Check out Kohnami Japanese Restaurant on Guadalupe Street for sweet tatami (matted) rooms, dramatically made sushi at the bar and such comfort-food traditions as yosenanbe (a stew of meat, broth, vegetables and rice, with an egg broken into it, and donburi, meat, chicken or fish cutlets with vegetables on rice.
For a quick meal, wander over to Masa Sushi, a casual storefront place in Casa Solana Center, down the row from Annapurna. The tuna sashimi is as fresh as can be. The “appetizer” tempura orders, a vegetable combo, or calamari are freshly made and deliciously non-greasy.
Another area of world cuisine Santa Feans have taken to is the Middle East.
There’s the Nile Café, which features food from the owner’s Egyptian background — lamb kebab and a “kufta burger,” ground beef mixed with onions, parsley and “special Egyptian spices” served on a bun with feta and fries.
Or there’s the Pyramid Café, which features North African, Mediterranean and Greek cuisine in a cheerful, busy storefront of the Cordova Road shopping center. There is a whole list of vegetarian specialties — try the Brik A Loeuf Plate, a Tunisian turnover with creamy mashed potatoes, egg, parsley and capers, served with a Greek salad, or the Spanakopita Plate, flaky phyllo dough stuffed with cheese and spinach, served with tangy tzatziki sauce, a small Greek salad and pita bread.
The venerable Vietnamese restaurant in Santa Fe is “the Saigon”— formally known as Saigon Vietnamese Kitchen. The family that owns it arrived in Santa Fe as church-sponsored refugees in the late 1970s.
The Saigon is an institution now, and like all such family-run cafes has had to make accommodations here and there to American tastes. Here’s a tip: order a la carte from the menu. Try the classic beef pho, a rice noodle soup with beef served with side garnishes. Or check out the rice noodle dishes, some hot and some cold — the Saigon’s menu refers to these bun dishes as “vermicelli rice,” which is as good a definition as any.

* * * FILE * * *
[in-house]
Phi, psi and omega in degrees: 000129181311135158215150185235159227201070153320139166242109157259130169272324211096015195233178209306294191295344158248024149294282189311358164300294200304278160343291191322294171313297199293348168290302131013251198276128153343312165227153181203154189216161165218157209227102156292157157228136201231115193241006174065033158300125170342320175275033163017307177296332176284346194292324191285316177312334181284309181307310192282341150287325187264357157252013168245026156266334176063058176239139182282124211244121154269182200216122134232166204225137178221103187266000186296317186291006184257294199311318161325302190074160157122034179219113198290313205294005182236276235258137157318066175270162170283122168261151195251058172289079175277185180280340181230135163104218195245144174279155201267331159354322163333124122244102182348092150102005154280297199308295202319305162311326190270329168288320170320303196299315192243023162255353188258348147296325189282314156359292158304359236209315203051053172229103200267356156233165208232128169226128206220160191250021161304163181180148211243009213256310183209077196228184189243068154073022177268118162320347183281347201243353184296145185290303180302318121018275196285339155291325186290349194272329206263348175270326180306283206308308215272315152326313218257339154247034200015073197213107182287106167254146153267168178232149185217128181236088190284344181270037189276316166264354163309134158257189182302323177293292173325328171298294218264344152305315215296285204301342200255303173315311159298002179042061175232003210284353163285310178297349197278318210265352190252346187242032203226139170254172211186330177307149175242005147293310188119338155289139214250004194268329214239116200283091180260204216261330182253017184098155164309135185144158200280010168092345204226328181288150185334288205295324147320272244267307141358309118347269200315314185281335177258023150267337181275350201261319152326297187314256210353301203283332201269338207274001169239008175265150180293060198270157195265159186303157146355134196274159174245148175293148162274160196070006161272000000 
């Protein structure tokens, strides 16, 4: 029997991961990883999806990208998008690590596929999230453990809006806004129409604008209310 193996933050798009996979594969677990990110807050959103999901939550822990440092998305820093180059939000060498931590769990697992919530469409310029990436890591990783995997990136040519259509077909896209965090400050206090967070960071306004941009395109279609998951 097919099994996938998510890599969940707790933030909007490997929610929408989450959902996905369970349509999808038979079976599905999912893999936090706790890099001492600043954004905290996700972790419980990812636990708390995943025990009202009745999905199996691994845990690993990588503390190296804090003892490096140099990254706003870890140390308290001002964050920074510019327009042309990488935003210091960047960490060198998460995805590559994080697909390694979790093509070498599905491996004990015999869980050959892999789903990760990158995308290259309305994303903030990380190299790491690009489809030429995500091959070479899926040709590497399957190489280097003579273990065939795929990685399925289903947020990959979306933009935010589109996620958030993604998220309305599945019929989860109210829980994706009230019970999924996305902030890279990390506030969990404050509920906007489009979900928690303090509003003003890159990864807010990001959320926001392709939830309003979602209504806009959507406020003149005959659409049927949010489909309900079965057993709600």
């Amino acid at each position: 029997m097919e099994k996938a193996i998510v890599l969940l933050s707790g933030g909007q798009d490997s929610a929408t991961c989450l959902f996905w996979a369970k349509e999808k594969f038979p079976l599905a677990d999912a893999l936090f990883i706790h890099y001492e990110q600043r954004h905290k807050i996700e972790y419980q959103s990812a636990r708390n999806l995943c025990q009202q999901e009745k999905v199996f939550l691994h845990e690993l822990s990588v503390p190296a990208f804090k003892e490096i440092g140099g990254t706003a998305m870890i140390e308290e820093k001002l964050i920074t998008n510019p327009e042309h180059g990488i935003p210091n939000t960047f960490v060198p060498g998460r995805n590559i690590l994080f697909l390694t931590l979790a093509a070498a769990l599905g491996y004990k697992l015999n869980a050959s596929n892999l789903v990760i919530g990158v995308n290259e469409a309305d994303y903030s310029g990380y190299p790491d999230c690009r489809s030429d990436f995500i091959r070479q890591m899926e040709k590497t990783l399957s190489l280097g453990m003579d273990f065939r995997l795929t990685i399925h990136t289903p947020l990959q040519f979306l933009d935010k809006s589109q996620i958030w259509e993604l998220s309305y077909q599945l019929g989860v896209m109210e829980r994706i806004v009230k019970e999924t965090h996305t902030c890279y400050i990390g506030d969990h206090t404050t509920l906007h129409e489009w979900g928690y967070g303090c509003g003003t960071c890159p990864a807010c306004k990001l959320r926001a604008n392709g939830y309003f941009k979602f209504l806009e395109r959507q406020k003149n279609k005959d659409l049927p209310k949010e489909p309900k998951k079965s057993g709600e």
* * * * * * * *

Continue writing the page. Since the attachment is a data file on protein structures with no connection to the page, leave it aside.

The cold salads of lettuce, mint, cucumber and cilantro with the noodles and a grilled meat topped with peanuts are a scrumptious way to stay cool on a hot summer’s day.
Travel to another southeastern Asia destination: Thailand. Thai Café is downtown and advertises that it is “the first Thai restaurant in New Mexico to have earned the prestigious Thai Select designation from the Thailand Ministry of Commerce!”
The food is consistently good, from the ubiquitous pad Thai noodles with chicken, egg, bean sprouts, green onion and ground peanuts to a stir-fried pad khing (ginger chicken). The dinner menu gets more ambitious, from appetizers to soups to salads and varied entrees, but the most expensive entree is a mixed stir-fry or a mixed curry for around $15.00.
South of the border
Then, there is the Little Cafe That Could. A few years ago, Jesus and Charlotte Rivera opened the Tune-Up Café off any beaten paths on Hickox Street in a small building that once housed the funky Dave’s and then Dave’s Not Here burger bistros. This last year, the world exploded for them.
They were attracting foodies from across town to the Salvadorean influenced comestibles. Then, looking for the defunct Dave’s Not Here, producers for the Food Network show “Diners, Drive-Ups and Dives” found the Tune-Up and featured it in a segment. To top it off, a local weekly dubbed the Tune-Up “Restaurant of the Year.” Now it’s hard to get into the place.
Jesus Rivera, the chef at the Tune-Up, is from El Salvador so you want to try the steak pupusas (kind of a turnover served with salsa and beans) for lunch or the huevos El Salvadorenos for breakfast for El Salvadoran-influenced favorites.
Rivera, who has been in Santa Fe for 10 years, worked at a number of Santa Fe restaurants before opening the Tune-Up Café.
Charlotte Rivera has lived all over, from East Texas to New Orleans, plus San Francisco, St. Louis, Mexico, Austin and now Santa Fe. She and Jesus met at Pasqual’s where she was waiting tables at night and he was cooking during the day.
She does the baking for the Tune-Up. Try some coffee cake or fresh baked scones for breakfast or maybe a piece of homemade pie to finish off lunch. Worldly food finds
Annapurna World Vegetarian Café 905 W. Alameda 988-9688
India Palace Cuisine 227 Don Gaspar Ave. 986-5859
Jambo Café 2010 Cerrillos Road 473-1269
Kohnami Japanese Restaurant 313 S. Guadalupe St. 984-2002
Masa Sushi 927 W. Alameda 982-3334
Nile Café 620 Old Santa Fe Trail 501-0612
Pyramid Café 505 W. Cordova Road 989-1378
Saigon Cafe 501 W. Cordova Road 988-4951
Shohko Café 321 Johnson St. 982-9708
Thai Café 329 W. San Francisco 982-3886
Tune-Up Café 1115 Hickox St. 983-7060